ment. Design: Descriptive retrospective review of medical records. Setting: Major national cancer hospital. Participants: 55 patients admitted to inpatient rehabilitation between January 1, 2005 and December 31, 2007 with a diagnosis of bone marrow transplant, regardless of primary cancer. Intervention: Analysis was performed. Main Outcome Measures: Return to primary service and factors including age, gender, race, albumin, marital status, white blood cell count, platelet count, peripheral white cell count, albumin, prealbumin, creatinine, and type of primary cancer. Functional improvement was also analyzed with respect to the above factors. Results: 52% of bone marrow transplant patients transferred back to the primary service. Of those that transferred back, 45% died after being transferred back to the primary service. Only 13% of patients transferred back to the primary service were alive as of March 1, 2009. 50%, 64%, and 50% of leukemic, lymphoma, and multiple myeloma transplant patients were transferred back to the primary service respectively. There was 1 patient with breast cancer and one with germinoma, neither of whom were transferred back. Mean length of stay on rehabilitation was 9.41 days. Mean length of stay in hospital before rehabilitation was 38.38 days. Mean total FIM efficiency was 0.93. Conclusions: Bone marrow transplant patients have a high rate of transfer back to the primary service. A significant amount of these patients transferred back died before leaving the hospital. The study illustrates the medical fragility of this patient population. Close follow-up by the primary team while on inpatient rehabilitation is recommended. Key Words: Bone Marrow Transplant; Cancer; Rehabilitation.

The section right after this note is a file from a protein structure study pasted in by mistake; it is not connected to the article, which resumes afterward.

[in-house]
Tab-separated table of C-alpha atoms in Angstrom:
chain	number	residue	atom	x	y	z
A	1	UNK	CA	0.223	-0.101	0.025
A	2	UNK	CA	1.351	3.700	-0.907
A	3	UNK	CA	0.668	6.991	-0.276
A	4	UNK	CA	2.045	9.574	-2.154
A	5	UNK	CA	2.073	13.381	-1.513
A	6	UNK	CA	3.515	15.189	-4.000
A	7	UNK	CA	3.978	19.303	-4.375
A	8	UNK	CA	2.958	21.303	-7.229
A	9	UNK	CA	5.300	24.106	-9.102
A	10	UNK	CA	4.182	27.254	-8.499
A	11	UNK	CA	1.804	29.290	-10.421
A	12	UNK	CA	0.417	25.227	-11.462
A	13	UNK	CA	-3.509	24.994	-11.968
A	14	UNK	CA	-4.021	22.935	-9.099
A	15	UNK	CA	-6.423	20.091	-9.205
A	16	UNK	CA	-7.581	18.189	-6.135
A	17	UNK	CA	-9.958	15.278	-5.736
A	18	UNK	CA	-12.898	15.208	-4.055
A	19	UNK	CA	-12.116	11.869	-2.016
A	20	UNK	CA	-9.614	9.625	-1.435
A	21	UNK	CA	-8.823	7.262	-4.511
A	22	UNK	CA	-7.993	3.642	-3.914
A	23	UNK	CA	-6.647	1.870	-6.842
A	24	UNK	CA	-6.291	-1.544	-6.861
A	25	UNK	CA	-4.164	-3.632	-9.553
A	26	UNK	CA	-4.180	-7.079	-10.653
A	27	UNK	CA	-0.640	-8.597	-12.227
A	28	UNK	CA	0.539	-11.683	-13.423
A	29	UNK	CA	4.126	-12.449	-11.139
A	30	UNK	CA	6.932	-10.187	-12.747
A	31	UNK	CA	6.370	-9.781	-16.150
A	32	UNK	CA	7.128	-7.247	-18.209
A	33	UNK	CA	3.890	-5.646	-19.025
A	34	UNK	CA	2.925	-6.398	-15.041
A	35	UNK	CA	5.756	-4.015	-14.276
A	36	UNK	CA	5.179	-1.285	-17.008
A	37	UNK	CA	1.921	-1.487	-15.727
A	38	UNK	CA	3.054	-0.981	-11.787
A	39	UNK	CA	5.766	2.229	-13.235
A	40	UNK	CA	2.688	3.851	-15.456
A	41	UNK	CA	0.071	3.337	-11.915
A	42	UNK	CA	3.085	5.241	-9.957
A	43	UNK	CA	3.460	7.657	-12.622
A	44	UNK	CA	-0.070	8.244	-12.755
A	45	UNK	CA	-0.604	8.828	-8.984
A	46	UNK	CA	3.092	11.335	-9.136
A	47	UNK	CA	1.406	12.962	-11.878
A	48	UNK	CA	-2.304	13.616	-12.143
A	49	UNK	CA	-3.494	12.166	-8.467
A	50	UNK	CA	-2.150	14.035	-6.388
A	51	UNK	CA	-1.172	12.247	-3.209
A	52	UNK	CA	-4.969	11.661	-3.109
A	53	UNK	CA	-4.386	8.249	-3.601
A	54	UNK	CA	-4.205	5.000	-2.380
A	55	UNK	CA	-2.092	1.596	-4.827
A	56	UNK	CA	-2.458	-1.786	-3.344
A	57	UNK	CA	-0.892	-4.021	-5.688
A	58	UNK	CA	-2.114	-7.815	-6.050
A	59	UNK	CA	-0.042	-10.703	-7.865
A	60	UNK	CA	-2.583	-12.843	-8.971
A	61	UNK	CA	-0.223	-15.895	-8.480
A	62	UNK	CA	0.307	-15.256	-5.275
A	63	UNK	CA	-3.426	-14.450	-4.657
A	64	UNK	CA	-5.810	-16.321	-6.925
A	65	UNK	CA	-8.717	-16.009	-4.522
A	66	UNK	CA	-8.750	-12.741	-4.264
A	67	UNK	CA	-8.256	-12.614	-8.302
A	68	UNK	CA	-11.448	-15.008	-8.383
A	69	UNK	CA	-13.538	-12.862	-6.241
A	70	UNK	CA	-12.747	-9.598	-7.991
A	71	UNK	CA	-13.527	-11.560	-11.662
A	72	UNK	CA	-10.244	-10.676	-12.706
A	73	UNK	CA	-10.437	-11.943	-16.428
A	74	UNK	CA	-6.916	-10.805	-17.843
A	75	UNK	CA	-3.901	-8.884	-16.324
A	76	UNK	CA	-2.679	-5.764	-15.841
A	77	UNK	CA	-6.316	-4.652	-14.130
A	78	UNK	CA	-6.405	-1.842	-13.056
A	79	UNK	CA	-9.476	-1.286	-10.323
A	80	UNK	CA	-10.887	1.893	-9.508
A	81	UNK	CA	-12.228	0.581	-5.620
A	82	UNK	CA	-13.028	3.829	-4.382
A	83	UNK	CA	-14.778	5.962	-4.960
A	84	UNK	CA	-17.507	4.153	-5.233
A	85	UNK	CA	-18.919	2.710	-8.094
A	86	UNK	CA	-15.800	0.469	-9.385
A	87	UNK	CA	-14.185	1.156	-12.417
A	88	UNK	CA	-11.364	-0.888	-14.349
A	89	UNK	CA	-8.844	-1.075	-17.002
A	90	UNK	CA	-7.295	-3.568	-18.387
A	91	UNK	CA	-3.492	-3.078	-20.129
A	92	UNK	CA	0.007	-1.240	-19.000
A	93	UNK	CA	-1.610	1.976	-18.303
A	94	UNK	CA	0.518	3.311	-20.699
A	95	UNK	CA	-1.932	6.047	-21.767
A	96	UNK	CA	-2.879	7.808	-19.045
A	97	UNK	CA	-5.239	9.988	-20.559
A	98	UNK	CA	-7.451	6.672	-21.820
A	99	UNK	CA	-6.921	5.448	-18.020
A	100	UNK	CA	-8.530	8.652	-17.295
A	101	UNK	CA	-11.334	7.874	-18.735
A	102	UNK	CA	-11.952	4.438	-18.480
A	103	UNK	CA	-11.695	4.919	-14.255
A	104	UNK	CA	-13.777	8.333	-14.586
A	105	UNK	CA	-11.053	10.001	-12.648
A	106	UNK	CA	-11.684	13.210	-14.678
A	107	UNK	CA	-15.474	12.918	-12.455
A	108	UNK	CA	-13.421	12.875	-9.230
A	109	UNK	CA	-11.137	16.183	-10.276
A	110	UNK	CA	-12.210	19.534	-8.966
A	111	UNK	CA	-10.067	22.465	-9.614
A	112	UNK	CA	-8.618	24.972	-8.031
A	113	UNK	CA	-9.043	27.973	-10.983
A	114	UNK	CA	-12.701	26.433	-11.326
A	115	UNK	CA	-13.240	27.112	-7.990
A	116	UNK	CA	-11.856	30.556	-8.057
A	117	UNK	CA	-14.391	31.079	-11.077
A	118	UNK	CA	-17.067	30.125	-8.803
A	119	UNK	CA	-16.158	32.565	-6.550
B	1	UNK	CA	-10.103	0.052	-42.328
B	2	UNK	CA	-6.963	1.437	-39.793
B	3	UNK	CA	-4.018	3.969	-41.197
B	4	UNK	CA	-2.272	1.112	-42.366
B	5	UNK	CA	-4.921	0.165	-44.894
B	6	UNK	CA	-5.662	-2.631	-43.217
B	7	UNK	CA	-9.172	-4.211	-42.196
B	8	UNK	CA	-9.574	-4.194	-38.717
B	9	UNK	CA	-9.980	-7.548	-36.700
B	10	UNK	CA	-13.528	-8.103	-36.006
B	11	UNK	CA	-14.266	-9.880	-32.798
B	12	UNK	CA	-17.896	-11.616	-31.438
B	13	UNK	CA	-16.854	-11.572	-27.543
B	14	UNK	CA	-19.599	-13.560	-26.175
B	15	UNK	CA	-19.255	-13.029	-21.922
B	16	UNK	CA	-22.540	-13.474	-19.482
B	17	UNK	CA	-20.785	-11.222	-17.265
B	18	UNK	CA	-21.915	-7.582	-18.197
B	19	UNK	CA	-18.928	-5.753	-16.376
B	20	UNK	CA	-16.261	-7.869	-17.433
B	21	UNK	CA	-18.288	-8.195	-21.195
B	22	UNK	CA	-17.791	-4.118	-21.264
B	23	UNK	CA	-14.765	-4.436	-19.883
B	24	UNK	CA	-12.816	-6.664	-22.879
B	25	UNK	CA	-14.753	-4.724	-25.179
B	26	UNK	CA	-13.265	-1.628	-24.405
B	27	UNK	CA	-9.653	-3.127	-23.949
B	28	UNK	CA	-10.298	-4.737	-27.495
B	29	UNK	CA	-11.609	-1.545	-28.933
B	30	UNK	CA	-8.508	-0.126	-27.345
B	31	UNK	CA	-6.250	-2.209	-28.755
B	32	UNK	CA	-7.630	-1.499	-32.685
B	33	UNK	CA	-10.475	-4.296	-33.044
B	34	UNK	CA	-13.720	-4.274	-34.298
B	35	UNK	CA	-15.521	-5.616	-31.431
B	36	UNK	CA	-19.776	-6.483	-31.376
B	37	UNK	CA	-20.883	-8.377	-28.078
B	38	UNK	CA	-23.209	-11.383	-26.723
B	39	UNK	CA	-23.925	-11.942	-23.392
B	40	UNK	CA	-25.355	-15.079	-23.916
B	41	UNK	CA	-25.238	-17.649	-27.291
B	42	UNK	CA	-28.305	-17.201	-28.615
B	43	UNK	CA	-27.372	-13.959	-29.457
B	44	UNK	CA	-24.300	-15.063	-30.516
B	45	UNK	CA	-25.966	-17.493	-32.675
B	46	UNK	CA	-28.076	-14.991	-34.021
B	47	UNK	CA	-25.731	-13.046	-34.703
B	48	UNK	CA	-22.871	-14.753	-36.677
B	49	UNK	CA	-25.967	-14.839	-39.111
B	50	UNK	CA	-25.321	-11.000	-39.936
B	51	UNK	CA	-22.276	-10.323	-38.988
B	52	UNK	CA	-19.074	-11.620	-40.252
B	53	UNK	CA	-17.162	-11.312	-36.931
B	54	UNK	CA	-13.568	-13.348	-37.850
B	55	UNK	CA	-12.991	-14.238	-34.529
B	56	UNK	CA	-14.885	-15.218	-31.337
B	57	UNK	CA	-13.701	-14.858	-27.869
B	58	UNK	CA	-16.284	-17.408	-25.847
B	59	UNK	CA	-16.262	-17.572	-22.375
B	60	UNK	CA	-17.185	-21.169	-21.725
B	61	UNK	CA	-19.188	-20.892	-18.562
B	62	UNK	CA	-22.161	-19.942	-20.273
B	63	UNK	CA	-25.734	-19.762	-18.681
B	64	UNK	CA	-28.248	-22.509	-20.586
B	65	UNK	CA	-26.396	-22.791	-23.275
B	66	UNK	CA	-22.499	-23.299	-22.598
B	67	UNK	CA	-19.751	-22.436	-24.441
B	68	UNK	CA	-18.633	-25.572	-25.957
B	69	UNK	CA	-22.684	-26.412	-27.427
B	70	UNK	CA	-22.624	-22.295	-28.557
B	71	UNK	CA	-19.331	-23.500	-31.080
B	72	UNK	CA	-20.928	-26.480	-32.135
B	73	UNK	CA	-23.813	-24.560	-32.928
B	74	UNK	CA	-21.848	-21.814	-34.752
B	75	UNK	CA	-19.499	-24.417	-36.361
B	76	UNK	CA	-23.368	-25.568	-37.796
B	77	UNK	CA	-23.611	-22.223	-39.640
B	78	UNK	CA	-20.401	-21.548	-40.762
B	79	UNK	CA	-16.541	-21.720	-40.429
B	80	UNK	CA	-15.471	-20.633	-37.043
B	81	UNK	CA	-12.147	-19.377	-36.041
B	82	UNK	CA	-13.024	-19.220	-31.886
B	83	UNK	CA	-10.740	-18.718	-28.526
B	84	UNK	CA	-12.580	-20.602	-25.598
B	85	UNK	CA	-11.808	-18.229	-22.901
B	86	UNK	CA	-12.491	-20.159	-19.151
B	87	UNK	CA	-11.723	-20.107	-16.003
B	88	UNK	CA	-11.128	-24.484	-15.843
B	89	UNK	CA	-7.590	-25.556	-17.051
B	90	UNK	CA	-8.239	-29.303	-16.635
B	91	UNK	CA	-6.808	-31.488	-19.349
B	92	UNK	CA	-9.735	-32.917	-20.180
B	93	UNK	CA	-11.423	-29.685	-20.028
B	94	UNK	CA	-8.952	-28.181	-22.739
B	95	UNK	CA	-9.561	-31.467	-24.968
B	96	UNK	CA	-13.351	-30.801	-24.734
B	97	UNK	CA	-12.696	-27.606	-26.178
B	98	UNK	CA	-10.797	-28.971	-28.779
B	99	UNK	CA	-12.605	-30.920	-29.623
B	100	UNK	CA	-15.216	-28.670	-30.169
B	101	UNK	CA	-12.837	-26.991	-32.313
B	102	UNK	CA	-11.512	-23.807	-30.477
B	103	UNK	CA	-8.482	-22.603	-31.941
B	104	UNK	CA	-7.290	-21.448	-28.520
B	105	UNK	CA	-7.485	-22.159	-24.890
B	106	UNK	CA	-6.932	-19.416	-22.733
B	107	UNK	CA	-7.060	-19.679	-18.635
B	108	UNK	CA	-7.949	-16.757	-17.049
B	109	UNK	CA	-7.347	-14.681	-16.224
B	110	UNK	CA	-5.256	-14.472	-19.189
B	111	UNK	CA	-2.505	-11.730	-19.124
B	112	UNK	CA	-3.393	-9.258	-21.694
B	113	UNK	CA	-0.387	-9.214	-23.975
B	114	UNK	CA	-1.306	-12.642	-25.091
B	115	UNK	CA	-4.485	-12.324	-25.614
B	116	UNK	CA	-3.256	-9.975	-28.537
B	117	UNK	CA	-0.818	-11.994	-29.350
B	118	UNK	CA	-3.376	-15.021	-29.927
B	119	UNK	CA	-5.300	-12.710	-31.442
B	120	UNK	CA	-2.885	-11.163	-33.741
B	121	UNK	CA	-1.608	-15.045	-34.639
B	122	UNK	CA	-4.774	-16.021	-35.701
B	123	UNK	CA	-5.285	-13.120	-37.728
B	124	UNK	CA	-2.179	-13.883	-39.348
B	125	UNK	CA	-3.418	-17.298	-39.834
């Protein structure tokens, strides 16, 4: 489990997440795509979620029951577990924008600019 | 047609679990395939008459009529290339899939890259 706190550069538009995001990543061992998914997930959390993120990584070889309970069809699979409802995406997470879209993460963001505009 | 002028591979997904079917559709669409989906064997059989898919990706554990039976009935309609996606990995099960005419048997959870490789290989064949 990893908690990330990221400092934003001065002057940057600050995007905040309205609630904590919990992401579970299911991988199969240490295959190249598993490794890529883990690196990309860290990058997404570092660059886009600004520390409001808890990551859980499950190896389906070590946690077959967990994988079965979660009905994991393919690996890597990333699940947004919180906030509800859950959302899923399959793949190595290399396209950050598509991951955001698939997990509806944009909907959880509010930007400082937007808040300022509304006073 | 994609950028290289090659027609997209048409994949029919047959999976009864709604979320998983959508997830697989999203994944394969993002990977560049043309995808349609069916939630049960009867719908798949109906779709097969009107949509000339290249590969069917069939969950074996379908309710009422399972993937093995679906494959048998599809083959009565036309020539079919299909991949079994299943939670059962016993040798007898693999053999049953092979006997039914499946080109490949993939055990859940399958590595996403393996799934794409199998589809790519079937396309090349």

Poster 88 Neurocognitive Training in Normal Older Adults: Effects of Categorization Training. Fofi Constantinidou (University of Cyprus, Nicosia, Cyprus), Abby Migut. Disclosure: None declared. Objective: To test the hypothesis that a systematic cognitive training with the Categorization Program (CP) will improve categorization abilities and neuropsychologic performance in normal older adults. Design: Before-after between group comparison. Setting: Standard Clinical Setting. Participants: Group 1 was the older adult group (n ⫽ 14) and group 2 the younger adults (n ⫽ 15). Average age and years of education was 67.285⫾10.469 and 14.107⫾2.321 for older and 29.69 years⫾10.87 and 14.38 years⫾1.927 for younger adults. Intervention: Subjects received 3– 4 hours of cognitive treatment per week for 10 –12 weeks. Main Outcome Measures: Two categorization tests (CP Test 1 and CP Test 2) and 3 probe tasks (to check generalization of skills) were constructed for the CP along with extensive neuropsychologic battery. Results: There was no difference between groups in the pretest administration on the CP Test 1. MANOVA analyses demonstrated significant improvement in CP Test 1 (P⫽.0001) for both groups. Younger subjects demonstrated greater gains than older subjects (P⫽.002). Both groups scored improved on CP Test 2 at posttest (P⫽.027). Subjects also demonstrated gains in their probe tasks across time (P⫽.049). The performance of older subjects approximated the baseline performance of younger subjects after CP training. Conclusions: Normal aging affects certain aspects of categorization performance. The CP is an effective tool to train categorization skills in normal older adults. Future research should expand the subject population to include a larger number of participants. In addition, the inclusion of patients with mild cognitive impairment (MCI) may be another fruitful line of investigation. Key Words: Aging; Categorization; Cognition; Rehabilitation; Retraining.